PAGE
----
What about other initiatives to help authors to survive money-wise? “It's very difficult for authors to live off their writing, and it’s doubly painful when their copyrights are infringed. Hence the NBDB helped establish a collective management organisation for authors. Now, many authors are compensated for the use of their works in the public school system. The amounts aren't fantastic yet, but they're improvements from nothing.”

Copyright infringement is a big problem in Asia, and not just within publishing, either. How did Andrea’s background as a copyright lawyer help her fight the pirates? “I was in a position to help in the Intellectual Property Office's quest to have a new copyright law pushed through the legislature, to provide strong copyright protection in the Philippines. Whenever there was a request for comments on proposals, or for someone to go to congressional hearings, I would just slog on. By my time, legislation had been languishing in congress for so long with many people working on it, contributing so much in different ways then having it shot down then revived again, that I didn't think I would ever see the fruit of all that hard work, but the bill was passed!”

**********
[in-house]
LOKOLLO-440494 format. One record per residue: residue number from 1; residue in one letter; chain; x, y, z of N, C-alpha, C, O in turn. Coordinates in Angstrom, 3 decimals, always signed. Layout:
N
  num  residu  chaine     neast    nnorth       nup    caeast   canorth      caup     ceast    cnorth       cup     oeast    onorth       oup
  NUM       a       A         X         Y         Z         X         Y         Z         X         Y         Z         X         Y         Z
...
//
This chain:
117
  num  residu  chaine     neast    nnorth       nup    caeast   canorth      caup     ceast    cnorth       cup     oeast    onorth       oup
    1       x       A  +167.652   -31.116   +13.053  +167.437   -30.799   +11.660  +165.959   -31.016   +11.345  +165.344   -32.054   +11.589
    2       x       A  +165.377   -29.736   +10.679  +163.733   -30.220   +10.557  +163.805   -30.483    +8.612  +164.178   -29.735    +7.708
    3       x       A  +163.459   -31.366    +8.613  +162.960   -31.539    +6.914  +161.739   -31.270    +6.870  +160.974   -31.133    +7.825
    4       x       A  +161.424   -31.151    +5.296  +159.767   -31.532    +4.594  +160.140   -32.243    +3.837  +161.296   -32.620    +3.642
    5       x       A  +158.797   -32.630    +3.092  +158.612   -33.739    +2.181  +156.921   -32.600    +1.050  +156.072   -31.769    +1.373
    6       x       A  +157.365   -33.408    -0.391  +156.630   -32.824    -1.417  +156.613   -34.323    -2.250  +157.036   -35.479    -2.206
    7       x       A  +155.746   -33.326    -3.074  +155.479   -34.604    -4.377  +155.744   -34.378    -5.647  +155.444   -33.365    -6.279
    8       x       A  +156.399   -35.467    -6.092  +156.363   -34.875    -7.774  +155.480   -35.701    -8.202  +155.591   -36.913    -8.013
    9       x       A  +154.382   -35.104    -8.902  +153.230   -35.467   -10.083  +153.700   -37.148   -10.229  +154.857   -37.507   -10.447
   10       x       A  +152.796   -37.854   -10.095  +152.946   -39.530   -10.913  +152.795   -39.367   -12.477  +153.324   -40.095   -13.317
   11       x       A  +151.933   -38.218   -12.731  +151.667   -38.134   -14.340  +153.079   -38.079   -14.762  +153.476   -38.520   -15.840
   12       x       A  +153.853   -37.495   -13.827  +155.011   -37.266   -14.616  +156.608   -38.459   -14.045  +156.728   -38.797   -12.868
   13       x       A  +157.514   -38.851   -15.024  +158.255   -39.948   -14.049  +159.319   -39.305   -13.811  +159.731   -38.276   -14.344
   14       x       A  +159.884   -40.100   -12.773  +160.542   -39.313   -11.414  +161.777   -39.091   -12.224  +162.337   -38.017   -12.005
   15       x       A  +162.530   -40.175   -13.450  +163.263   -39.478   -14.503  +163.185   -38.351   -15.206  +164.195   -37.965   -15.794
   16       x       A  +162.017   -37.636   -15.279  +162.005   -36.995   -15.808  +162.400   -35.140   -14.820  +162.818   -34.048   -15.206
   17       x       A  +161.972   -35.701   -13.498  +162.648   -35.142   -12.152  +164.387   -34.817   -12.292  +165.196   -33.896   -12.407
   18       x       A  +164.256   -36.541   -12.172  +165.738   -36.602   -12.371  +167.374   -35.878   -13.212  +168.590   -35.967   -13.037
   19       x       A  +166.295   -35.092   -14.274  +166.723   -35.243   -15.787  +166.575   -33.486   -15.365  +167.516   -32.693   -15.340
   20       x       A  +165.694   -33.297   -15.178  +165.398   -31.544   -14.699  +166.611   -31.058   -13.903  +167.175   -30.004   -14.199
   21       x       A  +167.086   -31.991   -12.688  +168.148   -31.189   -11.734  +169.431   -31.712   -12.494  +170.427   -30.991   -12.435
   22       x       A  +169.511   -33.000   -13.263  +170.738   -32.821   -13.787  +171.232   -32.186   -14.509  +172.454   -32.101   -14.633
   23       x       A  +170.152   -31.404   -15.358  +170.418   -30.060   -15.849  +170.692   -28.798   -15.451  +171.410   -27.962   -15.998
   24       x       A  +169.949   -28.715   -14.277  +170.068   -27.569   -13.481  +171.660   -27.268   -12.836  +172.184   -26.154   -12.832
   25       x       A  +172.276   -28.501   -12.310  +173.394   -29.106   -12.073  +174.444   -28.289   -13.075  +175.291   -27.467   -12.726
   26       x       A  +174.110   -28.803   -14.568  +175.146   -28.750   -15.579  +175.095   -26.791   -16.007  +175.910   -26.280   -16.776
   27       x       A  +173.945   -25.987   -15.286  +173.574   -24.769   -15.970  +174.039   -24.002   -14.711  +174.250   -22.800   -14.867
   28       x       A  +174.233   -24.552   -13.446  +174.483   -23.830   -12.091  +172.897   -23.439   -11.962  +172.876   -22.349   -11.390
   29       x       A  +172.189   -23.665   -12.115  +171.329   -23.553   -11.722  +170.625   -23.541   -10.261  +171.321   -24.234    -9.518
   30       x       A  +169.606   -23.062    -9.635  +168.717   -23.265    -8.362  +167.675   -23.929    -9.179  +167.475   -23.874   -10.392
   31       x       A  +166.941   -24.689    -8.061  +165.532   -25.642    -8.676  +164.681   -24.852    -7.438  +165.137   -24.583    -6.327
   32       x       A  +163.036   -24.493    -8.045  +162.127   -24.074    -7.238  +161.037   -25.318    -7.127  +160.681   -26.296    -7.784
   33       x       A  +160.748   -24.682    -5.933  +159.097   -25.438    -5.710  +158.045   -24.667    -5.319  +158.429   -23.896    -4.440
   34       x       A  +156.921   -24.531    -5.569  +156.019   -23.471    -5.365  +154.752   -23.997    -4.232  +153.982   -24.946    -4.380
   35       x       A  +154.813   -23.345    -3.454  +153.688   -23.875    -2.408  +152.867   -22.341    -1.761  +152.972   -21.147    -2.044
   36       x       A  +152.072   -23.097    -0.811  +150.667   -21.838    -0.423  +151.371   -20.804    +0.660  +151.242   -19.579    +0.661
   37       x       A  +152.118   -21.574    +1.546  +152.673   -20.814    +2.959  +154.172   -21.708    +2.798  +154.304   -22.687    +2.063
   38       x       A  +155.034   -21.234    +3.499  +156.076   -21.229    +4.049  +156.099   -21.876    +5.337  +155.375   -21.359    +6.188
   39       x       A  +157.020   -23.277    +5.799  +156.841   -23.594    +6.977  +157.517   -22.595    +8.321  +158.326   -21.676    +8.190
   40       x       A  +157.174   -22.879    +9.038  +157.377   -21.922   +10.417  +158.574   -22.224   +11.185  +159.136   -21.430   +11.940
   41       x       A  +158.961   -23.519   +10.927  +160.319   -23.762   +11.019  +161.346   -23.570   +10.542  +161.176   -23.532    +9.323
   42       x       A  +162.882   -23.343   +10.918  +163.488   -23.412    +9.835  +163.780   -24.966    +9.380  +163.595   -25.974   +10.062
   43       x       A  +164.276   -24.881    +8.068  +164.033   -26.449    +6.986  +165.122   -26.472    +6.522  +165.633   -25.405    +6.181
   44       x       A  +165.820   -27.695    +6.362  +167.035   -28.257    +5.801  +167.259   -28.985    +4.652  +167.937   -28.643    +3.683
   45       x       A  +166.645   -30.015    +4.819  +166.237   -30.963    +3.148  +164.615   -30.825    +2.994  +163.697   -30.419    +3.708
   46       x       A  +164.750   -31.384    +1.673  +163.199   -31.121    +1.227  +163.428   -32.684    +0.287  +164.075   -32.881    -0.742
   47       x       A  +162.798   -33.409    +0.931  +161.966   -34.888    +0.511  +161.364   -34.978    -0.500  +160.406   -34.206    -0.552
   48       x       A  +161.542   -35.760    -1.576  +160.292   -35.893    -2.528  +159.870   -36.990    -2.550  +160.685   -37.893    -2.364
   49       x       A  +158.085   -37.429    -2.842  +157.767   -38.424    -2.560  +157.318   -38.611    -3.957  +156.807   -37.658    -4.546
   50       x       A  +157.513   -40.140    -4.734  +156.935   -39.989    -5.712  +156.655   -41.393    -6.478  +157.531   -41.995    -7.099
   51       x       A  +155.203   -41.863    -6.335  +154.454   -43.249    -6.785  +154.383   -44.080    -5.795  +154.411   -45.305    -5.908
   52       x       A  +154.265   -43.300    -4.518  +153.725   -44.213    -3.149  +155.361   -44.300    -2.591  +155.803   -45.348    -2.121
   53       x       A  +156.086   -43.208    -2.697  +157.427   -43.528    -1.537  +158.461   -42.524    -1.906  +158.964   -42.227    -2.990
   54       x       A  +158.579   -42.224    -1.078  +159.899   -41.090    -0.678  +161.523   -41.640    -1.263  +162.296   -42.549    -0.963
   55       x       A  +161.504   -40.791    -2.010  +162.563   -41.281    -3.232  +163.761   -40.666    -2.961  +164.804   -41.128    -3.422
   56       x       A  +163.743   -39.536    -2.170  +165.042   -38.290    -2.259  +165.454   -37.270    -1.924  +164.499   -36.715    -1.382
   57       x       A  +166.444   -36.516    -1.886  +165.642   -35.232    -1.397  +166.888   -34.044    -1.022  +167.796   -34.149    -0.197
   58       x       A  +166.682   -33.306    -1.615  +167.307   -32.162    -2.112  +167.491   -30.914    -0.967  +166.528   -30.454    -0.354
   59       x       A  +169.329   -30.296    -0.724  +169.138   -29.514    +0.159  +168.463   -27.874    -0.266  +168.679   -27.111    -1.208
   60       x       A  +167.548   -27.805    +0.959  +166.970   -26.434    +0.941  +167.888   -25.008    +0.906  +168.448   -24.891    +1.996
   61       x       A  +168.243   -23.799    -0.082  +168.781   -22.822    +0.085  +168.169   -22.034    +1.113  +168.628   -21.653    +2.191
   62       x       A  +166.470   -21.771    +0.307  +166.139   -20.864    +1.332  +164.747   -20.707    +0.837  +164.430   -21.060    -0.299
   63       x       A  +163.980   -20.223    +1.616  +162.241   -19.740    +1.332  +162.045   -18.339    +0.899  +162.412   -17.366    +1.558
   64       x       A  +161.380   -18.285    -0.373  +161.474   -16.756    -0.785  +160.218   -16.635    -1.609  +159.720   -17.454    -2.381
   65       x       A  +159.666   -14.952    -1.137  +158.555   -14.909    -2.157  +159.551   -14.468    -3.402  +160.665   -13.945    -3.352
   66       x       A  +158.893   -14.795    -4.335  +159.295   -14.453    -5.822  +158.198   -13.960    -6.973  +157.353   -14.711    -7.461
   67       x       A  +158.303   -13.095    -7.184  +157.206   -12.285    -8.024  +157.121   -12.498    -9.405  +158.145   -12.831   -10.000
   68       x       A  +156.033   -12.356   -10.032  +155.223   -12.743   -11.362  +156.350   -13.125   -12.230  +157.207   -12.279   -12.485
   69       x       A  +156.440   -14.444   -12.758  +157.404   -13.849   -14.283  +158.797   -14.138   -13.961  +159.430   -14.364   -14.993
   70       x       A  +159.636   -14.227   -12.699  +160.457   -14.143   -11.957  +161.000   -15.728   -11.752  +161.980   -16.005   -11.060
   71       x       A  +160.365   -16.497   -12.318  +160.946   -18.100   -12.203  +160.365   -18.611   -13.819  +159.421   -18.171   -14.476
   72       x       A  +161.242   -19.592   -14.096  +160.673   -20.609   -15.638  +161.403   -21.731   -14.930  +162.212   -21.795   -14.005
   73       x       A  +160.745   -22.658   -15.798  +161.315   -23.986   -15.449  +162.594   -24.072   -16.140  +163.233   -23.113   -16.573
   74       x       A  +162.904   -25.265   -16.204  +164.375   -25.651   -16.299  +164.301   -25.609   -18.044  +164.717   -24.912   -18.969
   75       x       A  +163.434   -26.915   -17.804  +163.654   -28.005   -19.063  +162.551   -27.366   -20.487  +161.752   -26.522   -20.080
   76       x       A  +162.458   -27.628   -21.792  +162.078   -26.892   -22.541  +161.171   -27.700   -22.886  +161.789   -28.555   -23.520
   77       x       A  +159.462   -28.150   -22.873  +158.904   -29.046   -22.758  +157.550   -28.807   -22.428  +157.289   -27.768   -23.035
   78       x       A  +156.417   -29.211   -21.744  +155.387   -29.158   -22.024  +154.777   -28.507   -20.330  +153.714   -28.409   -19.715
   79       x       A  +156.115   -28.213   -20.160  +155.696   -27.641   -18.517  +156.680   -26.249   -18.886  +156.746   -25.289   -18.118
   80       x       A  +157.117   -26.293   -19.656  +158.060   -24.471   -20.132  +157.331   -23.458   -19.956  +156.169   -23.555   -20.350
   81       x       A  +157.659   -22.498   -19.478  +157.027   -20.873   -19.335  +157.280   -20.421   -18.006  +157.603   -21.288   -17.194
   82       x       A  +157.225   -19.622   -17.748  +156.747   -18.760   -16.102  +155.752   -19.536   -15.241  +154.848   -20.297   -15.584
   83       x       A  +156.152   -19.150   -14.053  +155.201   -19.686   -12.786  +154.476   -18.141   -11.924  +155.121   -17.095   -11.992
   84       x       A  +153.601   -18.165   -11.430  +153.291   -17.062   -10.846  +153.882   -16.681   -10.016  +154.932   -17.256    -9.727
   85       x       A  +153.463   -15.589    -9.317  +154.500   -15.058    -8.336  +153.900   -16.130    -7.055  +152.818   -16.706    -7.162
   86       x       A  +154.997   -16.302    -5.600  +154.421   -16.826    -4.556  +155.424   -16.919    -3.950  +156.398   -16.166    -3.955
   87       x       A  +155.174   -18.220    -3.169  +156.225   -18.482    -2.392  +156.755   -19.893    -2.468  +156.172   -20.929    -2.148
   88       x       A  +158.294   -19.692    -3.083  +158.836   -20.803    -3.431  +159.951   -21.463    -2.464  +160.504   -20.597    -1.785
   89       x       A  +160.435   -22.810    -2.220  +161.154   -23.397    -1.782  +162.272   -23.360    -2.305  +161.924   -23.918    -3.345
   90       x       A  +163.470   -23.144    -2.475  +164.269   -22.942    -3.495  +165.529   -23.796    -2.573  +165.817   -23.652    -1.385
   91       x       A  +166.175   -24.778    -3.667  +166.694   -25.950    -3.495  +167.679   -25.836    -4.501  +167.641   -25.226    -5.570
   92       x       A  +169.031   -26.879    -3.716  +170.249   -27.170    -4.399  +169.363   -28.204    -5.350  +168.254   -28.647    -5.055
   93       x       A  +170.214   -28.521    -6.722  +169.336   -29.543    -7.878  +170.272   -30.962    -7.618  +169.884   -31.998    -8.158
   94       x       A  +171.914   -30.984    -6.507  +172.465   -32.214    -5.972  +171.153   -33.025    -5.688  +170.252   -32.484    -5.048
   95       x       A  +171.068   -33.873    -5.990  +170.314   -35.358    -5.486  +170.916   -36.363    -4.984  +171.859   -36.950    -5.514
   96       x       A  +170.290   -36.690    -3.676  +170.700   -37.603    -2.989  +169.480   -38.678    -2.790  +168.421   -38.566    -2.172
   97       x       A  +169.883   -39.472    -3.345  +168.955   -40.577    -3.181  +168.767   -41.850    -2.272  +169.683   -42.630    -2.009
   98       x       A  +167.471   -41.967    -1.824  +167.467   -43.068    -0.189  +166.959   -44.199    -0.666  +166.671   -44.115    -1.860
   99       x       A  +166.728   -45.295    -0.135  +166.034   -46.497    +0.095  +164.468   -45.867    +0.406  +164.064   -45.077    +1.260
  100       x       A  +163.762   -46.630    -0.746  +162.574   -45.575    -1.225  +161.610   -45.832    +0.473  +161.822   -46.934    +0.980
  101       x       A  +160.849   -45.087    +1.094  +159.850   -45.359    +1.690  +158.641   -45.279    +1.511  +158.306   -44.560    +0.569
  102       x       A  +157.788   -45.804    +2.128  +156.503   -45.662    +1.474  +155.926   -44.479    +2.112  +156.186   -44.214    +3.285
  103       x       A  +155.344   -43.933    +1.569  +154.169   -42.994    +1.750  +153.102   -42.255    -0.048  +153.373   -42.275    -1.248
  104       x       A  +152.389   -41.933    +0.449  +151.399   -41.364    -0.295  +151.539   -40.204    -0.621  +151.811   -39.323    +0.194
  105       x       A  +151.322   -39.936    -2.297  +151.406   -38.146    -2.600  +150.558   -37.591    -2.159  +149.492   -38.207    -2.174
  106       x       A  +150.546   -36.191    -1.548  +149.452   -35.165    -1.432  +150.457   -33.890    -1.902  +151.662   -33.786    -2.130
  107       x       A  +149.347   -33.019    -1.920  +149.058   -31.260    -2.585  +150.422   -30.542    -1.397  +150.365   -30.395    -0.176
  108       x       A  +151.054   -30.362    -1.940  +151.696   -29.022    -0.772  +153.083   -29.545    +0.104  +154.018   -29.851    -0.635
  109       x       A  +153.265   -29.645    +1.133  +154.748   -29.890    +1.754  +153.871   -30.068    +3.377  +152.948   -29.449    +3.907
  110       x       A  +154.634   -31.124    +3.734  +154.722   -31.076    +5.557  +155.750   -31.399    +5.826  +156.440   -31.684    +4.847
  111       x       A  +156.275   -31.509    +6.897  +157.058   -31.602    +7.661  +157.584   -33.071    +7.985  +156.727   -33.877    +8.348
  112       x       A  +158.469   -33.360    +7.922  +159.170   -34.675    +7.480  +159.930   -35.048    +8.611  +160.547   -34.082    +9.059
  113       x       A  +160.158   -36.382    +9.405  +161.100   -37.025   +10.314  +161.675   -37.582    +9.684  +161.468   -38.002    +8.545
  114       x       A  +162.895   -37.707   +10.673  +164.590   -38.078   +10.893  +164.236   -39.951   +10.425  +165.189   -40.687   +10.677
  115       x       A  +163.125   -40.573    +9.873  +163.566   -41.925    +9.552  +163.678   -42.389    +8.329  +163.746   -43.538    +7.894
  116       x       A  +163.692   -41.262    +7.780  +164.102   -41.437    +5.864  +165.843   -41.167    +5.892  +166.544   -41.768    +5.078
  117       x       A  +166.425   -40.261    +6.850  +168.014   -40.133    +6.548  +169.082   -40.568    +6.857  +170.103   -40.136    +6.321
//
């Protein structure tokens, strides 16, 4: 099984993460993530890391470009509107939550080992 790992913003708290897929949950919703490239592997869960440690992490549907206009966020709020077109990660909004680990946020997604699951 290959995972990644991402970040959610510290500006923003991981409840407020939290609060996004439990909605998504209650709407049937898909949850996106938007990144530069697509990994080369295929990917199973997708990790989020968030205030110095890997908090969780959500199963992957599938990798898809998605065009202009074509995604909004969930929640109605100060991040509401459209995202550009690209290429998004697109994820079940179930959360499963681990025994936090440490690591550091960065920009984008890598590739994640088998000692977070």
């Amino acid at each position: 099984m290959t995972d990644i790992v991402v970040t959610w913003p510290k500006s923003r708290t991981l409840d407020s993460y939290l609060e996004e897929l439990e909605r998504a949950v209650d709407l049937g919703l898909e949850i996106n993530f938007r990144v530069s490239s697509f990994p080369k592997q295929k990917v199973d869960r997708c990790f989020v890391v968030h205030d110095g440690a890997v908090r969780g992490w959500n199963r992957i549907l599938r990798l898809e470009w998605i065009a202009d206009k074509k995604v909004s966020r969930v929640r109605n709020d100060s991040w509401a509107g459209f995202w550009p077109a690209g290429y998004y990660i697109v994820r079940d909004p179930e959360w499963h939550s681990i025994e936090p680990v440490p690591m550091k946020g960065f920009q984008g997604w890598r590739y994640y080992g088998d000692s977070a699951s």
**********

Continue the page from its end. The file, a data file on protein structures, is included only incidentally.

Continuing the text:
That must have been a great day for authors, as well as for lawyers? “Sure. I was always keeping in mind that I had to watch out for the rights of authors. I was aware I had the responsibility to watch out for the public interest, especially in a developing country like the Philippines - I think everybody involved was aware of this responsibility. With the Intellectual Property Office leading the effort, I do feel the Philippines now has a copyright law that is progressive yet fair to copyright owners. The law is a source of pride for the many who worked on it.”